Contributors
Jevtic-Somlai, Csaba, Spring, Robert, Gardner, Joshua, et al.
Created Date
2019

This project includes composer biographies, program notes, performance guides, composer questionnaires, and recordings of five new and lesser known works for saxophone quartet. Three of the compositions are new pieces commissioned by Woody Chenoweth for the Midwest-based saxophone quartet, The Shredtet. The other two pieces include a newer work for saxophone quartet never recorded in its final version, as well as an unpublished arrangement of a progressive rock masterpiece. The members of The Shredtet include saxophonists Woody Chenoweth, Jonathan Brink, Samuel Lana, and Austin Atkinson. The principal component of this project is a recording of each work, featuring the author …

Contributors
Chenoweth, Woodrow, Creviston, Christopher, Kocour, Michael, et al.
Created Date
2019

Two different techniques utilizing vocalization in clarinet performance were examined through a research study in which one subject (the author) played several tasks utilizing each technique with different played pitches, vocalized pitches, and dynamic levels for each task. The first technique was singing while playing, which is also sometimes referred to as growling. This technique is produced by engaging the vocal folds during regular clarinet performance to create a second vocalized pitch that resonates in the oral cavity and exits through the mouthpiece as part of the same air stream as that used by the vibrating reed. The second technique …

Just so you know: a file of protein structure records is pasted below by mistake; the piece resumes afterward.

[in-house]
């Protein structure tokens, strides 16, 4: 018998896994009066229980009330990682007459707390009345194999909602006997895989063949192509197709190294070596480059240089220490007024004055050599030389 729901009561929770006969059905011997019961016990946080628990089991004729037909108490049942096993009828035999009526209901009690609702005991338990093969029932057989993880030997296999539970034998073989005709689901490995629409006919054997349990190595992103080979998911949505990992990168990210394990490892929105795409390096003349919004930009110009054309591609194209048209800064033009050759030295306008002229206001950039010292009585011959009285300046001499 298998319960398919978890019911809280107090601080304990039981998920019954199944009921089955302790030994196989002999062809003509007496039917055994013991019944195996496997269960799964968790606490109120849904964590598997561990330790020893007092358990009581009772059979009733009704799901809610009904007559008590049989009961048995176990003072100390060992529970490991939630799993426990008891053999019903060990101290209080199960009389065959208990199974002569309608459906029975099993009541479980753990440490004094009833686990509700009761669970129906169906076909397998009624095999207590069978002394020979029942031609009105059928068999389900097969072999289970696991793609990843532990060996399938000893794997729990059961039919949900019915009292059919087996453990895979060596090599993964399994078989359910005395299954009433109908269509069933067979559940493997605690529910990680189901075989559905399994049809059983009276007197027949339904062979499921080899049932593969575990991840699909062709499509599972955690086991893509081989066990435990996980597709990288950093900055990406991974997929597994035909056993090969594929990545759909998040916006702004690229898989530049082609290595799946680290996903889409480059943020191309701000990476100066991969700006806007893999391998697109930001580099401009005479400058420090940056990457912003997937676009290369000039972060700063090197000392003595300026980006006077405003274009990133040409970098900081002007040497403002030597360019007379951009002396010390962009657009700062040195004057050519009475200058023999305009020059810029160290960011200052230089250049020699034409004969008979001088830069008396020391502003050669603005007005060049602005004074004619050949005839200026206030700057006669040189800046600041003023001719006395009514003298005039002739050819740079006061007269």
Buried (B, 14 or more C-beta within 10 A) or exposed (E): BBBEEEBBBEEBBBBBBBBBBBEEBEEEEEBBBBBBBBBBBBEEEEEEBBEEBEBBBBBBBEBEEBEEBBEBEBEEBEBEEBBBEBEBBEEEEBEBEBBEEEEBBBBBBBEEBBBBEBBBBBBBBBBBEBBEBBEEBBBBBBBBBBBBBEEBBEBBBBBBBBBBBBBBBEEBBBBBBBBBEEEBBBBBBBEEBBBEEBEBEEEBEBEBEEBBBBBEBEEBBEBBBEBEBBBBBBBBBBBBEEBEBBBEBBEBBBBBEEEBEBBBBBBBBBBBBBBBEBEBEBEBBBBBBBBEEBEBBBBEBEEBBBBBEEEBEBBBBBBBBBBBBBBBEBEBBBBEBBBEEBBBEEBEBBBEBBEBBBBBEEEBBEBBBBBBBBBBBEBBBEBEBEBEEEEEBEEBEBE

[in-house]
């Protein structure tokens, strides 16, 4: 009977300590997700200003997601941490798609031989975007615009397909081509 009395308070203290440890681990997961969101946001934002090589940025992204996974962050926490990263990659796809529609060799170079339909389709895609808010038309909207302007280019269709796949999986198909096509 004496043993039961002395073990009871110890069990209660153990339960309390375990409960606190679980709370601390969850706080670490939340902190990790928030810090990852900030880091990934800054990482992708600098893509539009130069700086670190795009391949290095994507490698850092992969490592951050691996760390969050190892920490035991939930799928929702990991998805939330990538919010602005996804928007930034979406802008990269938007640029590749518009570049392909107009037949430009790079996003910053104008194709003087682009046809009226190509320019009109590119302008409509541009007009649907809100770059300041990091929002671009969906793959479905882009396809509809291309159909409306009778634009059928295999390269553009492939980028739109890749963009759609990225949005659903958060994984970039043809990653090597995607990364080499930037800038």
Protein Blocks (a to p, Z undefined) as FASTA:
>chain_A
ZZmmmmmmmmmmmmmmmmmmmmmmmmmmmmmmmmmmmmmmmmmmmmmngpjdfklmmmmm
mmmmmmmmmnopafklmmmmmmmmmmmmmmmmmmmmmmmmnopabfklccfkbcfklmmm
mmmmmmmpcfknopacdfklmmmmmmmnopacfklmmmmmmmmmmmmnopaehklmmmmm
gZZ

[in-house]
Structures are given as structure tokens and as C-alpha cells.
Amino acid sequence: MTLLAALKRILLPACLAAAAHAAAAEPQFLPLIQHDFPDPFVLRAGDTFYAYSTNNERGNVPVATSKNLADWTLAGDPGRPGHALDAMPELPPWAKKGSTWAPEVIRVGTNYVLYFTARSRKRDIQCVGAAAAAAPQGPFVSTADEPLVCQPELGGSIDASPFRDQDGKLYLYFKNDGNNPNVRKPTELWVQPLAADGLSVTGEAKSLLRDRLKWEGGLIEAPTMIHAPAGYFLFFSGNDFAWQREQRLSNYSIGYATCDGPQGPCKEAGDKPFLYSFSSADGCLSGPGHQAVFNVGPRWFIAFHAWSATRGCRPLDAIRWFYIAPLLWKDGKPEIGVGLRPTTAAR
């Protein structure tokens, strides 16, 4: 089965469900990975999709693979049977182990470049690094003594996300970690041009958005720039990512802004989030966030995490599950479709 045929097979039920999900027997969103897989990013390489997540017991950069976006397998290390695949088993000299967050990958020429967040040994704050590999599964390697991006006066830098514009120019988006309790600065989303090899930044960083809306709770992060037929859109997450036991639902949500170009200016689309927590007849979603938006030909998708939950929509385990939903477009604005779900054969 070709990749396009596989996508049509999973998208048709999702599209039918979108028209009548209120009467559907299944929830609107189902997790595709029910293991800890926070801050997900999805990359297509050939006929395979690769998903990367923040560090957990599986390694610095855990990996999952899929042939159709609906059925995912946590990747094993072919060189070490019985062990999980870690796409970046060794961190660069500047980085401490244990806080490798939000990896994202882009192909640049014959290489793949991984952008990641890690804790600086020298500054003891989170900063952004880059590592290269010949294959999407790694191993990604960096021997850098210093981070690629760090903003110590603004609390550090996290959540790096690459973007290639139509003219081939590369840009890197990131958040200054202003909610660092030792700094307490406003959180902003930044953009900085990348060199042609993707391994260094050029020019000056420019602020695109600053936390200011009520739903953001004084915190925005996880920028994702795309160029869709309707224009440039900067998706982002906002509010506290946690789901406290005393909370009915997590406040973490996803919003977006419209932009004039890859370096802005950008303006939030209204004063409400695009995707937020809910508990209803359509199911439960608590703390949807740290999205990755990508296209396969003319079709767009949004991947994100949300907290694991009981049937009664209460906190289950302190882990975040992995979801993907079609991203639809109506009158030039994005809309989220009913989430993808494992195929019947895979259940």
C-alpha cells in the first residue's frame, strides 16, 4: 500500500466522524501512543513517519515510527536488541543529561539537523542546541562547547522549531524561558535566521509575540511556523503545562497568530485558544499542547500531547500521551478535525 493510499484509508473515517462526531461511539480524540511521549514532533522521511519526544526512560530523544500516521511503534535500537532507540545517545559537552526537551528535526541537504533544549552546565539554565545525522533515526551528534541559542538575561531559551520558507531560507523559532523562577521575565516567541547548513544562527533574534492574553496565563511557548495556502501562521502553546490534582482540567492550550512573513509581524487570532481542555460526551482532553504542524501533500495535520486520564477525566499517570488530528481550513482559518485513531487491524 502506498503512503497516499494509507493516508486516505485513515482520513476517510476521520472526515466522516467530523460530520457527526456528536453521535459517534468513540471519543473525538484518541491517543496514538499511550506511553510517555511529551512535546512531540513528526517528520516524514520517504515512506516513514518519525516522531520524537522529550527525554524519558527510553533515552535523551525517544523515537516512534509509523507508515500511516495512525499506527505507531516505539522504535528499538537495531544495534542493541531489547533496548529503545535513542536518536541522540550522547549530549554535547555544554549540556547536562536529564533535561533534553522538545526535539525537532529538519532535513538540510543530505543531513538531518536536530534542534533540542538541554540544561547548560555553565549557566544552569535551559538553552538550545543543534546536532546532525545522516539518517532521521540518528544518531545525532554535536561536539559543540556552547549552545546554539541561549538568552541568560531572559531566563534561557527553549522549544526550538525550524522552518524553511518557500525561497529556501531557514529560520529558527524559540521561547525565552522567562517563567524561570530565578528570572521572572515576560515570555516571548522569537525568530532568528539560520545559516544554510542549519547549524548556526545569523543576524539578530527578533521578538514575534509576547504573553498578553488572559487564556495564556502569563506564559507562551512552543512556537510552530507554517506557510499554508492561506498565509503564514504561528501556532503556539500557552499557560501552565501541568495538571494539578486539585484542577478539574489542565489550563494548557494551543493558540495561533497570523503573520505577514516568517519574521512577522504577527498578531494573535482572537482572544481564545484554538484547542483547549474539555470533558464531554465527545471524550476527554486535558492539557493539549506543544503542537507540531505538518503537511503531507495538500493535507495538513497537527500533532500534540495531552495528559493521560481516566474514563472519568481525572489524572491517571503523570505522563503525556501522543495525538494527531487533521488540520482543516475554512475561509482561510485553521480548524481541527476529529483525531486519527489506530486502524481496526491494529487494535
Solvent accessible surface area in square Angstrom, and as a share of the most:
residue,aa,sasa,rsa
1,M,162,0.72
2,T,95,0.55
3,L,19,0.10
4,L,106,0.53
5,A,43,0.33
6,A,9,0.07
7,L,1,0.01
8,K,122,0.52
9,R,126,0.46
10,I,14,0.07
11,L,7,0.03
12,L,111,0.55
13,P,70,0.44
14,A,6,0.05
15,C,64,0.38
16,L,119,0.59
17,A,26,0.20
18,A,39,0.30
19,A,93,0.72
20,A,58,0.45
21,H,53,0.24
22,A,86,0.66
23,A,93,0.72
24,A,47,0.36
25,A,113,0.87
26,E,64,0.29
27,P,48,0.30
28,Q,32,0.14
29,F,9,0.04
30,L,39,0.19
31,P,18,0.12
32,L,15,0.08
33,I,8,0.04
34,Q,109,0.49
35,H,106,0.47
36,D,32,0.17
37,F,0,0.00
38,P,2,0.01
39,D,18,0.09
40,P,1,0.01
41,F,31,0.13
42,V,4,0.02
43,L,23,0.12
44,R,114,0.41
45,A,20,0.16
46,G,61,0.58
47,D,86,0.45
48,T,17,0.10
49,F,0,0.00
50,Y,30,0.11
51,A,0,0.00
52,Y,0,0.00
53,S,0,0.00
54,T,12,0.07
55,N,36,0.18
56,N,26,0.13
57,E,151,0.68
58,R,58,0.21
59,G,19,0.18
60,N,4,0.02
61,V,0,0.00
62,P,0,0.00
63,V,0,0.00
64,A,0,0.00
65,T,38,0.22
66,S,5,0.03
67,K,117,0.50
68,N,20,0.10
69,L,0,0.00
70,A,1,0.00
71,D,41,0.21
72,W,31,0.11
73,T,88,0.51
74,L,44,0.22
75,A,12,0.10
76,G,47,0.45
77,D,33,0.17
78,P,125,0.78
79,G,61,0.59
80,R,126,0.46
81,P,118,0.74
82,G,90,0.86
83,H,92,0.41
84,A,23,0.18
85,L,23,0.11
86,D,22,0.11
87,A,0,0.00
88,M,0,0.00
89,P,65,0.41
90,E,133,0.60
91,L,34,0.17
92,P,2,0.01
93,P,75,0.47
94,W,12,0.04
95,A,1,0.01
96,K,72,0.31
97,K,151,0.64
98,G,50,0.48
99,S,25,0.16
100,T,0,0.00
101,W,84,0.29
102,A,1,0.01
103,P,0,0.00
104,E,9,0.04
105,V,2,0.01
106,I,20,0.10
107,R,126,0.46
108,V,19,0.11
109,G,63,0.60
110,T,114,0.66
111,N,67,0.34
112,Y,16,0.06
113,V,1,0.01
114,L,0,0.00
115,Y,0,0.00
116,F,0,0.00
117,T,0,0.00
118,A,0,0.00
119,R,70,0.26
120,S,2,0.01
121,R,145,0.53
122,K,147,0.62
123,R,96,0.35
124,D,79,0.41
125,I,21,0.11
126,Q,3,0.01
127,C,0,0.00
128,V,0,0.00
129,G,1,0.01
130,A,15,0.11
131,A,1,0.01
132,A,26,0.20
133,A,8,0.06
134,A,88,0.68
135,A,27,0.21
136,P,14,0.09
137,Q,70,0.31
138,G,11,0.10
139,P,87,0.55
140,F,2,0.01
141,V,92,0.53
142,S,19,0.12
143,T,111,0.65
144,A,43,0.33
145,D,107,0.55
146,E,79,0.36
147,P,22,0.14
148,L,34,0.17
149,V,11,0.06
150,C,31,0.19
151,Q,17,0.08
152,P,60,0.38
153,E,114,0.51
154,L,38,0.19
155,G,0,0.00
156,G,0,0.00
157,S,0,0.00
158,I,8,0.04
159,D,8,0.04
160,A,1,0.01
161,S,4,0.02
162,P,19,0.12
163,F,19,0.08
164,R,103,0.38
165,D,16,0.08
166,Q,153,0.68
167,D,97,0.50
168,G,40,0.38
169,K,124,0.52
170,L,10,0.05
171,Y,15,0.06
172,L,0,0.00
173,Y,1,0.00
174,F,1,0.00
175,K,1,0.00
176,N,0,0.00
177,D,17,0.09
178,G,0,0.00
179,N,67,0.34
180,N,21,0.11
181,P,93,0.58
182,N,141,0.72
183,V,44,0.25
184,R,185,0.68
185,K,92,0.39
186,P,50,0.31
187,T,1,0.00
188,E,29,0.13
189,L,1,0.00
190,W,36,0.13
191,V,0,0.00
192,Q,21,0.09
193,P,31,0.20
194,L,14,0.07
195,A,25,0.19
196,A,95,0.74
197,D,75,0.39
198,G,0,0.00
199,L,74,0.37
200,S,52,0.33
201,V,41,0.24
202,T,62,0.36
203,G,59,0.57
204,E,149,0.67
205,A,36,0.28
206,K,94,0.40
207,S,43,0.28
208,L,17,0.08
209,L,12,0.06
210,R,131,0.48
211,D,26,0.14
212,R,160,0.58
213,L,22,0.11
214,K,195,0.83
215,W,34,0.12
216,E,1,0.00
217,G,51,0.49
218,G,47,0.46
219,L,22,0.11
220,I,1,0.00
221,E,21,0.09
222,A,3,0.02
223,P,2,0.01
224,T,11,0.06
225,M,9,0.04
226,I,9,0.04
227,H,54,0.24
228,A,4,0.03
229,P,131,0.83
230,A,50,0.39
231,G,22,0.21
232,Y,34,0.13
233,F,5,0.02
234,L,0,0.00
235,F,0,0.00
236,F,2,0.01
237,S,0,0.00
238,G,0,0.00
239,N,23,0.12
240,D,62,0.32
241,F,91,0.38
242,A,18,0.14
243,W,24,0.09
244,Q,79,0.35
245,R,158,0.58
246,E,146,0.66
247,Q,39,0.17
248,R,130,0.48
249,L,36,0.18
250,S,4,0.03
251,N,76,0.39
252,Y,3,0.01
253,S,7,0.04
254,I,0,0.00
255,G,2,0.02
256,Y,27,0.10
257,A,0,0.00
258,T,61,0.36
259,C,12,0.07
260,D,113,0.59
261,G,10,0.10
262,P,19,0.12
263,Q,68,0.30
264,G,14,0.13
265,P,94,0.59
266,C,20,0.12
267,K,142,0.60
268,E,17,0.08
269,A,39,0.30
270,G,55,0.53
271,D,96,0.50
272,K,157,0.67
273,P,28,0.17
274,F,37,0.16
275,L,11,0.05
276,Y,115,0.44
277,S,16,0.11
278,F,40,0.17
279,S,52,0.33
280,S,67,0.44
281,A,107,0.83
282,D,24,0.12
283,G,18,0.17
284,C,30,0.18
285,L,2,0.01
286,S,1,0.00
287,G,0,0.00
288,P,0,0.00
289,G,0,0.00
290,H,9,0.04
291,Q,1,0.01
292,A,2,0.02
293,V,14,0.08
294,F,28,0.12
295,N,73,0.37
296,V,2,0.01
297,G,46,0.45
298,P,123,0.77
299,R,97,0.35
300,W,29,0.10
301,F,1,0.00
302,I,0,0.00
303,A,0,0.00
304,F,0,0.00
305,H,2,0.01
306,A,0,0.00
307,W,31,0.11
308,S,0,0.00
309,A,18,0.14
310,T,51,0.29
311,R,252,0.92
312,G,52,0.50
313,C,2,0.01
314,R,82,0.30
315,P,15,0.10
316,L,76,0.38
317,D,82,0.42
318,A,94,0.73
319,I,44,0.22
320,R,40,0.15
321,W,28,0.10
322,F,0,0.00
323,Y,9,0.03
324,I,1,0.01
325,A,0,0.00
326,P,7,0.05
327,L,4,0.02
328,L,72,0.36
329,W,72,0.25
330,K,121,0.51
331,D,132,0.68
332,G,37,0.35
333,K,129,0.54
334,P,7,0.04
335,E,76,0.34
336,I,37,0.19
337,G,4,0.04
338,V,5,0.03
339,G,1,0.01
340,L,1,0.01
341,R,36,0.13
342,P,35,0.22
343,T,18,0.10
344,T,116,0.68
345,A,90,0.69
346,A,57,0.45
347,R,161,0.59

Contributors
Ruth, Jeremy Larkham, Gardner, Joshua T, Spring, Robert S, et al.
Created Date
2019

This study examined directors’, master teachers’, graduate and undergraduate String Project teachers’ perspectives of the skills and behaviors important for teaching strings. Participants were from the 40 String Projects listed on the National String Project Consortium website, including String Project directors (n = 16), master teachers (n = 7), graduate (n = 6) and undergraduate string teachers (n = 46) involved in String Projects across the United States. Participants ranged in age from 18 to 72 years old. The survey for this study was based on Teachout’s 1997 survey pertaining to teachers’ skills and behaviors in three categories: teaching, personal, …